Personal Taxi Cab


gillian_icon.gif kent_icon.gif

Scene Title Personal Taxi Cab
Synopsis There are ways to invite a girl home. This should not be one of them.
Date October 12, 2007

The Surly Wench in the Lower East Side

A punk rock pub through and through, The Surly Wench is dim, cramped, and incredibly popular. It's a small, rectangular venue with a bar bordering one entire wall. Despite this, ordering a drink on a weekend can be an exercise in line-waiting and rib-elbowing. There are a few small tables ringed with high stools for seating, but these are prime real estate. The majority of the patrons are forced to stand shoulder-to-shoulder on any given night. Almost half of the cramped interior is devoted to a low stage for live music. There's no dance floor. If you feel the need, you'll have to thrash in place.

Many people have work tomorrow morning, that's why there's a little bit less of a crowd in the place tonight. Still a lot of rubbing elbows and bumping shoulders, but there's a young goth-looking woman at a place against the bar that's not much caring who crowds in beside her. Leaning over the counter, Gillian waits until she catches the bartender's eyes before she makes her order, "A Kiss In The Night." Handing over the required bills, she's given a drink of in a glass with ice, equal parts gin, cherry-flavored brandy and dry vermouth. Listening to the music, she turns away from the bar to survey the area. She too has work in the morning, but there's no reason she can't have a a few drinks before she heads back to her apartment in Queens.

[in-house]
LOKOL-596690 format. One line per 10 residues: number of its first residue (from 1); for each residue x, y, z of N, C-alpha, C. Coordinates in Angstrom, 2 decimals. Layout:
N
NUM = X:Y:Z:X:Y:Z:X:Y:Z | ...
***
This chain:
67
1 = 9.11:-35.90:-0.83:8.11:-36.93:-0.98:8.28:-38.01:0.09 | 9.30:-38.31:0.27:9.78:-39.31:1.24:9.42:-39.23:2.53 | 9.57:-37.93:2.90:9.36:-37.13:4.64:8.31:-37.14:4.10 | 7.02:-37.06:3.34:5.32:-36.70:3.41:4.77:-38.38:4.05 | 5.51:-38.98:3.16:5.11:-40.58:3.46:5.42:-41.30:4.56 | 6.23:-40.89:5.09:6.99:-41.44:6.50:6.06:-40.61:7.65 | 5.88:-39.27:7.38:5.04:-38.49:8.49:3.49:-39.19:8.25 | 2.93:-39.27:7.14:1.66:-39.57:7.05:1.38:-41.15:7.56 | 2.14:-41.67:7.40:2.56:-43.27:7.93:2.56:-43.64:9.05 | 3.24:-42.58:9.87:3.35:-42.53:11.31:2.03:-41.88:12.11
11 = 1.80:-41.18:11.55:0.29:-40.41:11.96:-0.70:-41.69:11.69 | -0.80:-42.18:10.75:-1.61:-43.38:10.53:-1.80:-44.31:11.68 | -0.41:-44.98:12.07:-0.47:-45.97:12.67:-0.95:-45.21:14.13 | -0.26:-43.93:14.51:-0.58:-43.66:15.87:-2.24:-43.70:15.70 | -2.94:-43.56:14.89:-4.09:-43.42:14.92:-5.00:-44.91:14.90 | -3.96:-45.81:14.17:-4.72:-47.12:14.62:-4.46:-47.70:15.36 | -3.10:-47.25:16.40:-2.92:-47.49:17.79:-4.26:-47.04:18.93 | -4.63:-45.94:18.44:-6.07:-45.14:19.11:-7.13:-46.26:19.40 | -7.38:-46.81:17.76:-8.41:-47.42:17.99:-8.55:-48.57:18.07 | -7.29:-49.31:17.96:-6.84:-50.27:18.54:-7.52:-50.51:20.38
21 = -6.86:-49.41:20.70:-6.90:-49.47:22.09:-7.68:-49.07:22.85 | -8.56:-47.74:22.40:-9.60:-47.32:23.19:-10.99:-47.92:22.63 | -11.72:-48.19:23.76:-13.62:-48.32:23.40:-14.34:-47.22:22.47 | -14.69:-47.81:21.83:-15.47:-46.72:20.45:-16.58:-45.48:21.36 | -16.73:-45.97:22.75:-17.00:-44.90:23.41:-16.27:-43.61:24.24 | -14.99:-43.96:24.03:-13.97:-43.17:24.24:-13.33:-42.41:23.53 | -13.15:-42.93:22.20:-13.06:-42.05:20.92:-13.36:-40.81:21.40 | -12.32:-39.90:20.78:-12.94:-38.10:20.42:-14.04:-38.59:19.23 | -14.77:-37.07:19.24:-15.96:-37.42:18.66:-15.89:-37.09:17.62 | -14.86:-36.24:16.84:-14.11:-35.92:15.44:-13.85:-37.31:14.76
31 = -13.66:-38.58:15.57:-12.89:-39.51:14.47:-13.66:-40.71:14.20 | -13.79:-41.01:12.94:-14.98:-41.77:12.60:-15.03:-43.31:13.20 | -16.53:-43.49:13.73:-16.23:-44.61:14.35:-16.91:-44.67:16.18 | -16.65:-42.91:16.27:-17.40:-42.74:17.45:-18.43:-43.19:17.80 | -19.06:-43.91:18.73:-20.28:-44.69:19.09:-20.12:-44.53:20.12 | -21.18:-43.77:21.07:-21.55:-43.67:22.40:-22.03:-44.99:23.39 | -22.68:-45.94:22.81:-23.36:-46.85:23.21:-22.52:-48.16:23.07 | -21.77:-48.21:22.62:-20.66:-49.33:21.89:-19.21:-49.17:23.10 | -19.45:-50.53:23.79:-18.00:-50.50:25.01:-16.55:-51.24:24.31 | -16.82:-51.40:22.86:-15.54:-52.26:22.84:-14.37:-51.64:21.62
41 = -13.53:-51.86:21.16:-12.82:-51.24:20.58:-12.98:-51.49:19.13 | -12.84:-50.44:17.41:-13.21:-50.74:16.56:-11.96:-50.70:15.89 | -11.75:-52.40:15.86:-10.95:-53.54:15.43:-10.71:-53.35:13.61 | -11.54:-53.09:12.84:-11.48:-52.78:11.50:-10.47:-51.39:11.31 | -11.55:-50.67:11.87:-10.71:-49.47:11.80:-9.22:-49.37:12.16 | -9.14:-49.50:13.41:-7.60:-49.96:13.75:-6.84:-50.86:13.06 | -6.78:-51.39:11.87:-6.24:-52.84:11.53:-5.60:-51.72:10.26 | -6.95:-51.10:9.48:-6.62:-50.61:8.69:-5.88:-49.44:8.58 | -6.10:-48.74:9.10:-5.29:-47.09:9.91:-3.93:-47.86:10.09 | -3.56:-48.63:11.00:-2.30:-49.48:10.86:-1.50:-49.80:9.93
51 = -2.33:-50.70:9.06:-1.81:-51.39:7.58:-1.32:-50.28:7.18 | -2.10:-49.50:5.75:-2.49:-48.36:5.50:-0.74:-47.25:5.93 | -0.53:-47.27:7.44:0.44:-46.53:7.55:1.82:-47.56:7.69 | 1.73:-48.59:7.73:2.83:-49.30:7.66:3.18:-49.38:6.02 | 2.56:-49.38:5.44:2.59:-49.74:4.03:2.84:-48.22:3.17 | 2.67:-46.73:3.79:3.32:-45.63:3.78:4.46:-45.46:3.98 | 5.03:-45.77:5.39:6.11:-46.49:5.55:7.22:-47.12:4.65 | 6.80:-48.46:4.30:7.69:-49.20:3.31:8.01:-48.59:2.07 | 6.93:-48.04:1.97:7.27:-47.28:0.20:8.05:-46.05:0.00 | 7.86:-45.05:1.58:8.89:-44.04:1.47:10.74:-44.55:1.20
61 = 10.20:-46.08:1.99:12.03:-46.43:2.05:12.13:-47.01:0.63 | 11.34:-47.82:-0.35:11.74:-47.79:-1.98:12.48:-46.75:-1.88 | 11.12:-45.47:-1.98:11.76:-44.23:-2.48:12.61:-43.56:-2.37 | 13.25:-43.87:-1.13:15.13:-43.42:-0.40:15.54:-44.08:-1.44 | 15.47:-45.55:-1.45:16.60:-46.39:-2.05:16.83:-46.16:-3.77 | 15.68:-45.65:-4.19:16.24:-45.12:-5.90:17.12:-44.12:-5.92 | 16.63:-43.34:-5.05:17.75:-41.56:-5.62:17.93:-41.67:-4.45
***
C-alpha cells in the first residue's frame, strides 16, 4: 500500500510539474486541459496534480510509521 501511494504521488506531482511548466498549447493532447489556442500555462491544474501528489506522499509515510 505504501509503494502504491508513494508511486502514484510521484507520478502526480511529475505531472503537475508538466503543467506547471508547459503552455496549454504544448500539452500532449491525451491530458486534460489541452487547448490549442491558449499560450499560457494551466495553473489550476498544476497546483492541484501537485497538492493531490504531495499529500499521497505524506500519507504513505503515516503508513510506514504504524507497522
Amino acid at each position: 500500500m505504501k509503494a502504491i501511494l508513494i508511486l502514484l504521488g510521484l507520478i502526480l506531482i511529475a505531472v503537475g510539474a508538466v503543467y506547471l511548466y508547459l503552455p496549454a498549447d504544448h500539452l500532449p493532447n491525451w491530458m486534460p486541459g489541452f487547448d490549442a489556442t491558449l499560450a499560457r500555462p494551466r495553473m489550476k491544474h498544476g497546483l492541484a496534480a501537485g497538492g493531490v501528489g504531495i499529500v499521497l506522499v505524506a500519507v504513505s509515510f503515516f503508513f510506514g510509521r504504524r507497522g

For a man for whom distance can mean very little, it's a wonder why Kent chose this place, as he appears silently just a corner away from it. Maybe because it's more inclusive, less expensive, a little friendlier. Everyone can do with a little friendliness now and then, and he's has an… interesting if unproductive week. Time to have a drink and think things through properly.

The crowd isn't as jiving as it would be on a Friday night, which is fine by Kent, as he navigates his way through the crowd. He's dressed all in black, perhaps out of a conscious choice to not attempt fashion when he doesn't really have a clue, which is doing him some favours. When he arrives at the bar, sidling up next to a girl dressed similarly darkly although he doesn't immediately notice her, he takes out a few crumpled bills from his pocket, sliding them across the bar. "Uh, I'd like a…" Kent quickly searches for a drinks menu as the bartender stares at him. "Can I just get a beer? Yeah, that — thanks."

Rather close quarters. Gillian glances to her side, through a veil of dark hair when a young, if slightly older than her, man approaches the bar. She didn't get carded, he doesn't get carded either, but his beer is poured for him. No brand was specified, so he's getting whatever his crumpled bills can pay for, most likely. "Just a beer?" she calls out over the music, actually sounding a little amused. Her drink is sipped on, leaving behind some of her dark red lipstick on the glass, and she turns to face the guy all in black, with his glasses. What is it with these dorks with glasses the last week or so? They're taking over the world.